How low can you go? Test your knowledge clear up your weight-loss misconceptions and give flab the flick!
Q- What is the most effective way to lose weight and keep it off for good?
a)- Moderate what you eat.
b)- Eat a little less and wangle exercise into your routine.
c)- Make exercise your best friend.
d)- Eat a little less, exercise regularly and move your major muscles more frequently.
A- To lose weight and keep it off,
Q- For significant health benefits, an overweight or moderately obese person?
a)- Reduce their BMI to below 25 *( see work out your BMI, below).
b)- Reduce their waist measurement to less than their hip measurement,
c)- Lose 4.5 kilos.
A- Aiming for c), a redecuction of just 4.5 kilos, will lower your blood pressure and cholesterol, reducing your heart attack risk by around 50 %. Never mind that each extra kilo of weight you carry exerts three times that pressure on your knee joints, or seven times if you're walking upstairs. This wears away at your cartilage, with arthritis the likely outcome.Losing 4.5 kilos can also reduce your risk of developing diabetes by a massive 60%.
b) Your waist-to-hip ratio is a great benchmark of a healthy shape. But if you are sinificantly overweight, an hourglass figure can seem a huge ask.
Q- What's the best way to eat fewer kilojoules?
a) Eat out less frequently.
b) Go vegetarian two days a week.
c) Cut out salty foods.
d) Don't eat after 7pm.
e) Ditch refined sugars (sweets, cakes, soft drinks, etc).
f) Have at least four alcohol-free days each week.
g) Have your main meal for lunch and a light meal for dinner.
h) Drink only water and unsweetened tea or coffee most of the time.
i) Make vegetables or fruit the biggest part of your meals.
A- All of them! The history (sometimes our persoanl history) of dieting tells us that success comes through dietary changes we can sick to. Try any one or two of the examples for six weeks, and enjoy the results.
Q- What nutritional info most influences people to make healthy menu choices?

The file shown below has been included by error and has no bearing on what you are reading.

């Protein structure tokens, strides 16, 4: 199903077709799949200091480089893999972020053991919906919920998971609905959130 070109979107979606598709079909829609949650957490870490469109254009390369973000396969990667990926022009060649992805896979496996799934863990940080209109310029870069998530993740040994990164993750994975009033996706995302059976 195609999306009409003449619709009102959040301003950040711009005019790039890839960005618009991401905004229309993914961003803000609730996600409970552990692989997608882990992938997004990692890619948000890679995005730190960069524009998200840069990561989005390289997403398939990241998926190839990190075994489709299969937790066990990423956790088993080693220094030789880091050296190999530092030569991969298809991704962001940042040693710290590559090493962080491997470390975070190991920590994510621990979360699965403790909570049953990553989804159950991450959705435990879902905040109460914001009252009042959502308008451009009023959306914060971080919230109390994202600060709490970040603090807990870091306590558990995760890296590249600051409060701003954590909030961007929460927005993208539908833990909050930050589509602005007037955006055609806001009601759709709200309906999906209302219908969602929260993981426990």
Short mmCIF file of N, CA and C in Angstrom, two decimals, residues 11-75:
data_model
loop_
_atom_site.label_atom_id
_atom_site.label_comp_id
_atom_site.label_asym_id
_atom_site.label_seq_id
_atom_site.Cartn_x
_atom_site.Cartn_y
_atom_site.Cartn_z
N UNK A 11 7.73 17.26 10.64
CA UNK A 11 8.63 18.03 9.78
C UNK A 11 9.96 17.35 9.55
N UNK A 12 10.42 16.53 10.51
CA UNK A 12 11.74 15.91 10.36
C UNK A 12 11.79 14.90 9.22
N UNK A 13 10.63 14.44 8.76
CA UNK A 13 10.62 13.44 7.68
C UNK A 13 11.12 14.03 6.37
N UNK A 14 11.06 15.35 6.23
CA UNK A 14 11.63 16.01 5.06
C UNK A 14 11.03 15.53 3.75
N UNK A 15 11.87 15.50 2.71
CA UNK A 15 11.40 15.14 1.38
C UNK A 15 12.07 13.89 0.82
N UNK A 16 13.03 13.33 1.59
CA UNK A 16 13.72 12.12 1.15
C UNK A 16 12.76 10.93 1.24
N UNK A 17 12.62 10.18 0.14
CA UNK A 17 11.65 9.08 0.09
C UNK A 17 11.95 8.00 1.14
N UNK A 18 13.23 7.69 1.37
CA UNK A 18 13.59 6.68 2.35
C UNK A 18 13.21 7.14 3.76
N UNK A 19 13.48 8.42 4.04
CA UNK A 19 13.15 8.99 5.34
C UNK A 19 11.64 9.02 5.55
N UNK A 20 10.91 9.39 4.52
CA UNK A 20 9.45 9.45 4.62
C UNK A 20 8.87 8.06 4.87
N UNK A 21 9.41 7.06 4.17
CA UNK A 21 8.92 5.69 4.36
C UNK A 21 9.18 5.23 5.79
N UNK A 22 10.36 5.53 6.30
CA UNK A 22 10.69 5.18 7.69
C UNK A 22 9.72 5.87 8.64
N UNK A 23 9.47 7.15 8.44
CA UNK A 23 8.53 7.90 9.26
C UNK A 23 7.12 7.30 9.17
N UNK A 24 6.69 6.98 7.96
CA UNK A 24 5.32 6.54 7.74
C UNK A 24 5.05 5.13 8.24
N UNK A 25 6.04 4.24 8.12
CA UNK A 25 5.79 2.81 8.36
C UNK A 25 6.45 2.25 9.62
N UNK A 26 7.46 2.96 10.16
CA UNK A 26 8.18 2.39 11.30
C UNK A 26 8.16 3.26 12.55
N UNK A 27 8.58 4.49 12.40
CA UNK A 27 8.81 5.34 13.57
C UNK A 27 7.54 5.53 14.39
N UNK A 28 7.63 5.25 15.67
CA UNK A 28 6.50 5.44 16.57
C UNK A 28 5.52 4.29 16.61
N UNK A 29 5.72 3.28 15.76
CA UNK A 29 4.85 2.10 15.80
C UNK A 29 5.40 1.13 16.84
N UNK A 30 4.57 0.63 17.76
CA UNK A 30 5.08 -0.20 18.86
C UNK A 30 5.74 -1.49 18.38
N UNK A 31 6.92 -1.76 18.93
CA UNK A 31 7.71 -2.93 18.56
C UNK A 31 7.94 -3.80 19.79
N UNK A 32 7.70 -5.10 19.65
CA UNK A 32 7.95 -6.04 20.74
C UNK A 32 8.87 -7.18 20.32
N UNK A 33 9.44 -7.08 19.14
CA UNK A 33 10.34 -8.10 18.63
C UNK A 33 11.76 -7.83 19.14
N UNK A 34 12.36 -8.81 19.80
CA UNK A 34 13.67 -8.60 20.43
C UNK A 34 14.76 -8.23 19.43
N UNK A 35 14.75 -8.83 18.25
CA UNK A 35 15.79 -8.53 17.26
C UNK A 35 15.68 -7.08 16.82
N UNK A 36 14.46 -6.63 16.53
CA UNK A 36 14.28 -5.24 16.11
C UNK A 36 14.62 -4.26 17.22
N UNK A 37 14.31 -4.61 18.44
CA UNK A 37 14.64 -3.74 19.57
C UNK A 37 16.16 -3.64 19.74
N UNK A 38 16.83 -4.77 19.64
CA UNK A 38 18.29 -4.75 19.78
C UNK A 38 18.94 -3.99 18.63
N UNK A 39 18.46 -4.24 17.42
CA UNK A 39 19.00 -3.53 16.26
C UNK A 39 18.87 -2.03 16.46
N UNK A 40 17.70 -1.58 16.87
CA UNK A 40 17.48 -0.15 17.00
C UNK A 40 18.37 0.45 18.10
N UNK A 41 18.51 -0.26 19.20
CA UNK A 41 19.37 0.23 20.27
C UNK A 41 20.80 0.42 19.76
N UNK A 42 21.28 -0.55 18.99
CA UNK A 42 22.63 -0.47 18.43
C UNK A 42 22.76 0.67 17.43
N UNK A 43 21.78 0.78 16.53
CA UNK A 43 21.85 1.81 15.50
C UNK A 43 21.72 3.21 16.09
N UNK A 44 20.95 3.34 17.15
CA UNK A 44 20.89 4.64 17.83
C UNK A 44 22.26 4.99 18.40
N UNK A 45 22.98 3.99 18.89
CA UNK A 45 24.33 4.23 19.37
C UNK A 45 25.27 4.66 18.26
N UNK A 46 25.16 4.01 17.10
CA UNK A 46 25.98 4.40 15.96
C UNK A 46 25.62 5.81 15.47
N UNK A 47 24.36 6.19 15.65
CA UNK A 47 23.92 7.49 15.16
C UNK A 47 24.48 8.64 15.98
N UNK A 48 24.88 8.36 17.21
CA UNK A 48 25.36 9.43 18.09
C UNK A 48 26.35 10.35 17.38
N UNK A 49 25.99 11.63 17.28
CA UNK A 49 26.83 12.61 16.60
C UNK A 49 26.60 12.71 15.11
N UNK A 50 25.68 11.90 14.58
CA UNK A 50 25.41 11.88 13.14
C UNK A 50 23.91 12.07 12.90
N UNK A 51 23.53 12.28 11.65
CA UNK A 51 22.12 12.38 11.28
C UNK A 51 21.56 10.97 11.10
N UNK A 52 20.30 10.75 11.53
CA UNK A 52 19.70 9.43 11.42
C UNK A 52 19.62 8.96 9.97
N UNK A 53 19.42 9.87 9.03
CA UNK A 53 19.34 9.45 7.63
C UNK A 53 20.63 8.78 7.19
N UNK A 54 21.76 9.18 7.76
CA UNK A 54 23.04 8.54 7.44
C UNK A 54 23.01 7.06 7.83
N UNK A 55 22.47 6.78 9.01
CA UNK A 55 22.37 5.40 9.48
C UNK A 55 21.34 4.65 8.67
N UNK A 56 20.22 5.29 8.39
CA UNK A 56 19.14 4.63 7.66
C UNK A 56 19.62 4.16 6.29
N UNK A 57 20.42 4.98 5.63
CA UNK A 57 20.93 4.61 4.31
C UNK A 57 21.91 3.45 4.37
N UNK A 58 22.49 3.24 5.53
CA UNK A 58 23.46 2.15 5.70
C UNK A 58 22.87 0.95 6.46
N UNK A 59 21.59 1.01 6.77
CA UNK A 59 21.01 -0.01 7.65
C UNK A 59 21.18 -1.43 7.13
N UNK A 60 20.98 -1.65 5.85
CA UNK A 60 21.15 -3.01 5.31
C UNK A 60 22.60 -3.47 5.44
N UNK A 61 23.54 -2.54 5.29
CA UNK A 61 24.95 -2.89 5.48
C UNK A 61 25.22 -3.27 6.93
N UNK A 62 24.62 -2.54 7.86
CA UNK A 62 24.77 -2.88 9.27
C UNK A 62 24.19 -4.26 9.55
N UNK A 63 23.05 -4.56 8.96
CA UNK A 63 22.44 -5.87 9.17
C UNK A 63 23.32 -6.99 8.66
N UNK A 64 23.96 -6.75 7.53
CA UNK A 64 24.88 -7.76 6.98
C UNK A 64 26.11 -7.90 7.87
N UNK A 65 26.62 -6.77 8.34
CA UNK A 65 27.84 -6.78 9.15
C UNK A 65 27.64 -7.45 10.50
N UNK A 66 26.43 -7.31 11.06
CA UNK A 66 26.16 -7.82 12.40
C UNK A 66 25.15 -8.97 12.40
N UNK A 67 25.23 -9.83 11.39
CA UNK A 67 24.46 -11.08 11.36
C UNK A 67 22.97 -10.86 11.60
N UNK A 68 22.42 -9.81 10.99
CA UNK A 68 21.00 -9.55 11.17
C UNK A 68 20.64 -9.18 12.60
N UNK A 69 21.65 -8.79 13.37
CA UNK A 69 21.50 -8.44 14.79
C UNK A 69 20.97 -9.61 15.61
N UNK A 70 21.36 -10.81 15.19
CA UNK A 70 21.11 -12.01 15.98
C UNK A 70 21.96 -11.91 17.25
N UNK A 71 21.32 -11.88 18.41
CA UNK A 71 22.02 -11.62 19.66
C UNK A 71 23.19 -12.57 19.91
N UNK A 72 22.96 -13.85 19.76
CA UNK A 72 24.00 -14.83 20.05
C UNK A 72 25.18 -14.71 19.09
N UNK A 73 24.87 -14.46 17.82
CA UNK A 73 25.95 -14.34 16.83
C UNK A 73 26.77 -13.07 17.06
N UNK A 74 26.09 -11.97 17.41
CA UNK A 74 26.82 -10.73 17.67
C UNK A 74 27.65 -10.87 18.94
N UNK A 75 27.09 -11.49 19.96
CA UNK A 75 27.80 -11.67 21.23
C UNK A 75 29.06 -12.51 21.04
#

a) No nutritional info at all.
b) Kilojoule content only.
c) Kilojoule content and minutes it, would take to walk off each dish.
d) Kilojoule content and number of kilometers you'd have to walk to work off each dish.
A- c) or d) When told what kilojoule information means in practical terms, we're far more motivated to moderate our choices.
In a recent study, those who received no nutritional info with their menus made choices with an average value of 4270kj; those offered only kilojoule info averaged 3881kj; those whose choices also included time taken to walk off their meal averaged 3835kj; and those who were told the distance they would have to walk made the best choices, averaging 3458kj.
Q- If you pig out at one meal, you should skip the next.
A- b) Skipping meals isn't a good idea- it tends to perpetuate the cycle of pig-out followed by deprivation, most likey followed by another pig-out. Your overall kilojoule intkae is likely to be greater, and any skipped meal will result in an energy slump. It would be a shame if that reduced your motivation to move your boby! You'll have much greater success if you eat regular intervals - a meal or nutritious snack every three or four hours is the best way to go.
Boby mass indea (BMI) is a measure of body fat that applies to adult men and women. To calculate yours, divide your weight in kilograms by your height in metres, squared. A BMI of less then 18.5 is considered underweight; normal is 18.5-24.9; overweight is 25-29.9; 30 or more is obese. So a a women 1.65m tall weighing 64 kilos, would have a healthy BMI of 23.5.